Or something. Maybe I've just been lucky on the last couple pages. ;)
When I was unplugging my digital camera to photograph today's page, I noticed I was at a vantage to just about fit my tiny working space into a single frame, so I took a photo:
Yes, ink washes of different shades *do* come from curry. >_> The little stand on the far side of my drawing table, which is supporting my brushes and little ink palette thingy, is a wooden CD stand that I've repurposed in these days of not needing physical CDs anymore. :P The gray thingy to the left (there actually *are* a few colorful things elsewhere in my room, I swear!) is a little folding table I was fortunate to find at a good discount recently (they appear to have been discontinuing it for the same table in slightly fancier packaging, which cost twice as much :PP), and which has proven handy for all sorts of things you'd need a table for, like putting your original art on for photographing.
I've been slavishly photographing every traditionally created page I've done, in fact, because I want to include the photo of the full, actual, uncropped page for when I get a mechanism for selling my original artwork, which it's looking like I may be able to get started on this weekend. Currently there's about a half inch of space around the edges that gets cropped off for the final online page--this gives me a little leeway in deciding how to frame the image for the final version, while leaving plenty of space to avoid getting in those ragged border areas where you don't want to paint right to the edge because then you'll get ink all over your drawing table. And I've been photographing them against the backdrop of my wooden drawing board, because I think it looks kind of nice. :) Here's the one of the latest page, for instance:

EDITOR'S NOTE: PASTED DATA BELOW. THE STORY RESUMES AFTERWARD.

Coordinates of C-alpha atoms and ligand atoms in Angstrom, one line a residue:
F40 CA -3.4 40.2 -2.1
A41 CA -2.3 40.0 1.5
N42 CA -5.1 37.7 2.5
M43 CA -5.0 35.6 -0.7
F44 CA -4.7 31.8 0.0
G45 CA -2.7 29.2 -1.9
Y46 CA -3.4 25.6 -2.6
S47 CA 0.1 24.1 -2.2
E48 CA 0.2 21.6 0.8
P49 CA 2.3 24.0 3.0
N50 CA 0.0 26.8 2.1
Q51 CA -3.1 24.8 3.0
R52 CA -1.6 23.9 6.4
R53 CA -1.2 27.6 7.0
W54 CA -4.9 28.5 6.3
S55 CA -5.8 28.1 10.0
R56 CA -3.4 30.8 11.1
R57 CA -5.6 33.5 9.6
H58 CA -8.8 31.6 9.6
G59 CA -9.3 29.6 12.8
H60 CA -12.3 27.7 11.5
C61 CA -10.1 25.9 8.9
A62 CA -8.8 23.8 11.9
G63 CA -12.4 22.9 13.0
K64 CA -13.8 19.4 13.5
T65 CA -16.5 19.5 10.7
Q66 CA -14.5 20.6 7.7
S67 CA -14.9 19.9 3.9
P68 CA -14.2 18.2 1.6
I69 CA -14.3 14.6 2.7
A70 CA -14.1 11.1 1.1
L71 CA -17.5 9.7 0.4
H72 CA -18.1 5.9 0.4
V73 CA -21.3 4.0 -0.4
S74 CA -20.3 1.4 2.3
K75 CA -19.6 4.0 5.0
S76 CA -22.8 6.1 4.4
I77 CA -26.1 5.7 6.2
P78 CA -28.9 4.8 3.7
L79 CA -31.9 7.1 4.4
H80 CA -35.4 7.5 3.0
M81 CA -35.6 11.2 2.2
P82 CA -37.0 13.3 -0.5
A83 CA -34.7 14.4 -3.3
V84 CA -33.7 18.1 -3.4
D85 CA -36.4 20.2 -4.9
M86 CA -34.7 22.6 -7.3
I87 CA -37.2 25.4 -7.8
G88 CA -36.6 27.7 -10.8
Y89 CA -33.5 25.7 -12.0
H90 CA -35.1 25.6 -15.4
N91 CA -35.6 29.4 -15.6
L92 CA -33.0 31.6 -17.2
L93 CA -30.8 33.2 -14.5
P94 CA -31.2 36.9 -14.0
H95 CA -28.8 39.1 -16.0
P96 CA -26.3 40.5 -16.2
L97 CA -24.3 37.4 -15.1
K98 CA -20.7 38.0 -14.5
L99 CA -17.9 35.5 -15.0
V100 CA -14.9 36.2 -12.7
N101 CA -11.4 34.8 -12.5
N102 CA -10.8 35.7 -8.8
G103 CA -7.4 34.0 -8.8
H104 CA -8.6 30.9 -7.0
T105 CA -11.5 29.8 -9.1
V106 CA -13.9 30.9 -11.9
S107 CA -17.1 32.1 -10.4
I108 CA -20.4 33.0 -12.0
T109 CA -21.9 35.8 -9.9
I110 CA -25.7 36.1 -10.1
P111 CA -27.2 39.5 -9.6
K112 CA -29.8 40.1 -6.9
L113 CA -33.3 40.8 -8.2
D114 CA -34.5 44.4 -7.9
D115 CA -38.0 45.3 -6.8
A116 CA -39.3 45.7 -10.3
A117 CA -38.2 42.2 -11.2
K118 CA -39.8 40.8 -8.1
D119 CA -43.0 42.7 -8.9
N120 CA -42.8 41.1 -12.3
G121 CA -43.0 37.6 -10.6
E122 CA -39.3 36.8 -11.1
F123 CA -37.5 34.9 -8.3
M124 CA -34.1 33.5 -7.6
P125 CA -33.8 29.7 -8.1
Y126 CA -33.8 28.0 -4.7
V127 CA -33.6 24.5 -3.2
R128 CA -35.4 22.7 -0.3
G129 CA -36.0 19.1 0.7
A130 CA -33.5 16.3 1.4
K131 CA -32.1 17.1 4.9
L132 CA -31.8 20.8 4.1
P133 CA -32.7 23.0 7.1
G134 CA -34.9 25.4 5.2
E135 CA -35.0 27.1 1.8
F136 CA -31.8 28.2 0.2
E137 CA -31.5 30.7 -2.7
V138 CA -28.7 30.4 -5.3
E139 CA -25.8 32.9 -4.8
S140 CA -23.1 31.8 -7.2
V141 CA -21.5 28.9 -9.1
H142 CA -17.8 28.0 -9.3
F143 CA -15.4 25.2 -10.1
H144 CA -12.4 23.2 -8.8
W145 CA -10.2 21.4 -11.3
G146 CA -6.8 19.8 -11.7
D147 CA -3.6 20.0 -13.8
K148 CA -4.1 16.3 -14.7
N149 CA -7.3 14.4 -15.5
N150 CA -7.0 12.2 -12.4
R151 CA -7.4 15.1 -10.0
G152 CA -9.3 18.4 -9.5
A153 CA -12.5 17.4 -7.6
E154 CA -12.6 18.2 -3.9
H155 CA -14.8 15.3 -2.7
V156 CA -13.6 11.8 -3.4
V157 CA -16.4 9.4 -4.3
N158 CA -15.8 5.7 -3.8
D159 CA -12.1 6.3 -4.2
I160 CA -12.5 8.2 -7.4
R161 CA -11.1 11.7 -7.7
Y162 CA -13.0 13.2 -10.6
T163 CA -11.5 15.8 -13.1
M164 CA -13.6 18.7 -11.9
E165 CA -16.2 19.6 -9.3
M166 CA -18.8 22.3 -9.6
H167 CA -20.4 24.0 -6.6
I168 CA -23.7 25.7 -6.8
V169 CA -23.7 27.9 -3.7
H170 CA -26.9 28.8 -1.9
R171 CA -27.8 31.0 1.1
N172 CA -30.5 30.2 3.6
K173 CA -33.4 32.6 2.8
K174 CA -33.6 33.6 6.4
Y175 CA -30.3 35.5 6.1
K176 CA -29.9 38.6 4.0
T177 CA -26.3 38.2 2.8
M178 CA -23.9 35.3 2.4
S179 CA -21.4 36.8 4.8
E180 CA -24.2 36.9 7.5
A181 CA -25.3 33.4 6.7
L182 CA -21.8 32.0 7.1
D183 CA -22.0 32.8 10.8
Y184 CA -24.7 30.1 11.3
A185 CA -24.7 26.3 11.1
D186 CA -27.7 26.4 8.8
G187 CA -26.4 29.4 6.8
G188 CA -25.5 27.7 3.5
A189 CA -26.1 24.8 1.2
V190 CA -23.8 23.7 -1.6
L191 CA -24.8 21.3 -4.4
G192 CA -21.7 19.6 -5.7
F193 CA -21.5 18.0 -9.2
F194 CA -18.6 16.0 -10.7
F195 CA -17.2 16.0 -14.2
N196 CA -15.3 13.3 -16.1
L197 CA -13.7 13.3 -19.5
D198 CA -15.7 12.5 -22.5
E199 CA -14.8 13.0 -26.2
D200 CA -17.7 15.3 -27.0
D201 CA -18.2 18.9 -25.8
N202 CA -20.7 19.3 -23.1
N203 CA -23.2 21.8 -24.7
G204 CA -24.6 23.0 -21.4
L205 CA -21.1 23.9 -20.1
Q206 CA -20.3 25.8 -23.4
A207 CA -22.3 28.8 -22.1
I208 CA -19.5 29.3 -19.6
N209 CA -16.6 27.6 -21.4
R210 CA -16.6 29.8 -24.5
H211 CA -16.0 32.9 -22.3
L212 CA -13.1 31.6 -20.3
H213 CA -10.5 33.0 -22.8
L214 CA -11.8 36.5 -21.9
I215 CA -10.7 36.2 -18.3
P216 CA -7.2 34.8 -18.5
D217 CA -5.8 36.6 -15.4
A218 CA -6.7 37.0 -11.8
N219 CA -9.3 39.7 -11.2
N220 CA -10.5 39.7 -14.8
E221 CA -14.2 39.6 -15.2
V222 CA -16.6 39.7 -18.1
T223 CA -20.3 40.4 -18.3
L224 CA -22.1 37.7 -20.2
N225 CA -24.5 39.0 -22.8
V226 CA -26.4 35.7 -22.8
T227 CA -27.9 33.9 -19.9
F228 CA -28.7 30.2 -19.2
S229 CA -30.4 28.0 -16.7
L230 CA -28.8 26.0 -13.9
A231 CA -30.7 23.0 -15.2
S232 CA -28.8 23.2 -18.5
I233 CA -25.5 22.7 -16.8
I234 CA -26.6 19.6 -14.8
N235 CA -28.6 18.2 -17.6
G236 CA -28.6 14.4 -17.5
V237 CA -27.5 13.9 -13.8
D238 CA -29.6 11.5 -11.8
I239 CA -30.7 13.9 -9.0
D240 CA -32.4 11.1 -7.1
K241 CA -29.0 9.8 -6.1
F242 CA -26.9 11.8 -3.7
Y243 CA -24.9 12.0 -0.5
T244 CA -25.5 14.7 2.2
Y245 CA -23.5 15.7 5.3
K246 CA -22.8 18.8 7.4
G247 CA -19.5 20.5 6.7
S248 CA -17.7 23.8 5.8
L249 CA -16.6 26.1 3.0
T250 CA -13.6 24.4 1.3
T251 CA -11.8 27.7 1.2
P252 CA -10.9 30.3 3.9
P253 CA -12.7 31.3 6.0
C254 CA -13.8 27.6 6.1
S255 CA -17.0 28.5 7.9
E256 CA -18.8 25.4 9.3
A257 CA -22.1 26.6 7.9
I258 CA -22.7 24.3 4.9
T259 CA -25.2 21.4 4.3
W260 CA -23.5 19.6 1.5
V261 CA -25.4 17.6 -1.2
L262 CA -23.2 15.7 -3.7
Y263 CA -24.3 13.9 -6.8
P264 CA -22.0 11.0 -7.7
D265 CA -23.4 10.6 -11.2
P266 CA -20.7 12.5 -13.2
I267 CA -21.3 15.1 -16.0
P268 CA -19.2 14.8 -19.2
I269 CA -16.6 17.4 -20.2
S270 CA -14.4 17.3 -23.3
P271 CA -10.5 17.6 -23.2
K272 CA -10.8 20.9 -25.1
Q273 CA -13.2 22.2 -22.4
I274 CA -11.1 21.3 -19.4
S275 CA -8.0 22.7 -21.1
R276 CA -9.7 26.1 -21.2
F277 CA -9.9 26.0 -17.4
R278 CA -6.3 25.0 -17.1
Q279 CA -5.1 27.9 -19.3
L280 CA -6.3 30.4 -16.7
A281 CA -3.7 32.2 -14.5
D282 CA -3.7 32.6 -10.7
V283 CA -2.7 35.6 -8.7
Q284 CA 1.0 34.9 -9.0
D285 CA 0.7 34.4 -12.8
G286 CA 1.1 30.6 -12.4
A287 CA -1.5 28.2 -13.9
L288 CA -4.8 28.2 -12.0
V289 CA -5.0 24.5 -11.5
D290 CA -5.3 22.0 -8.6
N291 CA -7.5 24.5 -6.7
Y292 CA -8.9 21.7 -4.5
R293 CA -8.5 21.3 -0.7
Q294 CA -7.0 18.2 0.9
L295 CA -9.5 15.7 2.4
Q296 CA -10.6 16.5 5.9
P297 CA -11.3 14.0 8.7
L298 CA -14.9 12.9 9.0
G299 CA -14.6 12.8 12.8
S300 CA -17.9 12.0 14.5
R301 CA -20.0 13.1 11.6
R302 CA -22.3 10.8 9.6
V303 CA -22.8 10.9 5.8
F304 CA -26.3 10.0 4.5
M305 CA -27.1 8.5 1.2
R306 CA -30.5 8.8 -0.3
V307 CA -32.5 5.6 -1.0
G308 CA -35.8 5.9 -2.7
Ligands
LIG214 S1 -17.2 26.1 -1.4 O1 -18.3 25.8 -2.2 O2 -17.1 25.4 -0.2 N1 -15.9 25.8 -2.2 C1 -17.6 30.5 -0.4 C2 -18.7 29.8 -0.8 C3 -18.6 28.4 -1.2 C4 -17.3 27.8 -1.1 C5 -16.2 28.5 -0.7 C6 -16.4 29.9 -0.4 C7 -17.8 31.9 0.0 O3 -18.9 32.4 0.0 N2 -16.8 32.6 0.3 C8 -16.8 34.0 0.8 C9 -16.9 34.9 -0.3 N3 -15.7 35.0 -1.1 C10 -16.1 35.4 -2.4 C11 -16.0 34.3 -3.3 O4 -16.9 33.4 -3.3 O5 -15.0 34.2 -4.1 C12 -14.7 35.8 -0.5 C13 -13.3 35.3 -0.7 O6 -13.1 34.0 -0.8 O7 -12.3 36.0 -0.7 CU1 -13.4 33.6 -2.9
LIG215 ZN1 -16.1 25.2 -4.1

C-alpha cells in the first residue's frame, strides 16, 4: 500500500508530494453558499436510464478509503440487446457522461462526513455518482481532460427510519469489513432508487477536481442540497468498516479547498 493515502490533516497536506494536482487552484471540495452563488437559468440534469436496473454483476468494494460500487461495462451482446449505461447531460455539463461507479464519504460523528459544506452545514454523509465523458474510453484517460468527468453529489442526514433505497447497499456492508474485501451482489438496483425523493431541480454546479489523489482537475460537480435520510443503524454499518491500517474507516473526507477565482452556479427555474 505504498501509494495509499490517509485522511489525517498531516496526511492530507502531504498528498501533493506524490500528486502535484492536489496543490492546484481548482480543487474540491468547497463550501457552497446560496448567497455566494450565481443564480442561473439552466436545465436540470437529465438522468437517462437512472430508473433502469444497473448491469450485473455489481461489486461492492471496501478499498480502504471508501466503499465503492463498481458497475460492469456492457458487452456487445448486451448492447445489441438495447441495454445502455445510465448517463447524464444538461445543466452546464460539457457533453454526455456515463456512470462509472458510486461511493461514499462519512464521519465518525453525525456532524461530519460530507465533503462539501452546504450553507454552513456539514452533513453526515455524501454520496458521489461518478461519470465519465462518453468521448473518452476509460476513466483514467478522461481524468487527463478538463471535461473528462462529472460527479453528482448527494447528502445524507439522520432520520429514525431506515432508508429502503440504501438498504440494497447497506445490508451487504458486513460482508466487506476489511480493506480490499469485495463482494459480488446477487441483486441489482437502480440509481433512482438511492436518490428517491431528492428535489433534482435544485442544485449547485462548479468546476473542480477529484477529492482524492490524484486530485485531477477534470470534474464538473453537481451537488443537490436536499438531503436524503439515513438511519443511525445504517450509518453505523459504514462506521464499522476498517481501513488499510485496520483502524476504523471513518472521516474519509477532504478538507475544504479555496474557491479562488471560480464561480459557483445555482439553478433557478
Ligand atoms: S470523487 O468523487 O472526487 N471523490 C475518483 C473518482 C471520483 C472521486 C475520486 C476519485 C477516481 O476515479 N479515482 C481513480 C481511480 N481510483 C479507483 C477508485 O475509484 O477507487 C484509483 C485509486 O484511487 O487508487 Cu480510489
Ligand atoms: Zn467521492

So that gives an idea of the page as an actual physical object that you can't quite get from the digitally scanned, cropped, and tidied-up version--and you can see that, without the edges digitally cropped off, there's a fair deal more to each drawing than you see in the online strip. You can pull up the photo of any page by substituting "/o/" for "/d/" in the page's regular-size image URL; once I get the original-selling thing going, of course, clicking a "buy original art" link or whatever will bring the photo right up for you along with assorted information about it.
The Pink Pearl eraser is always there to illustrate scale (I would certainly never use the scratchy thing for erasing!), although it often comes in handy for holding down a rebellious page corner, too. Oh, and everything in my studio (apartment :p) is at a slightly funny angle to go with the flow of the floor, which is sloping down slightly toward one end as this old house slowly sinks into the ground. ;)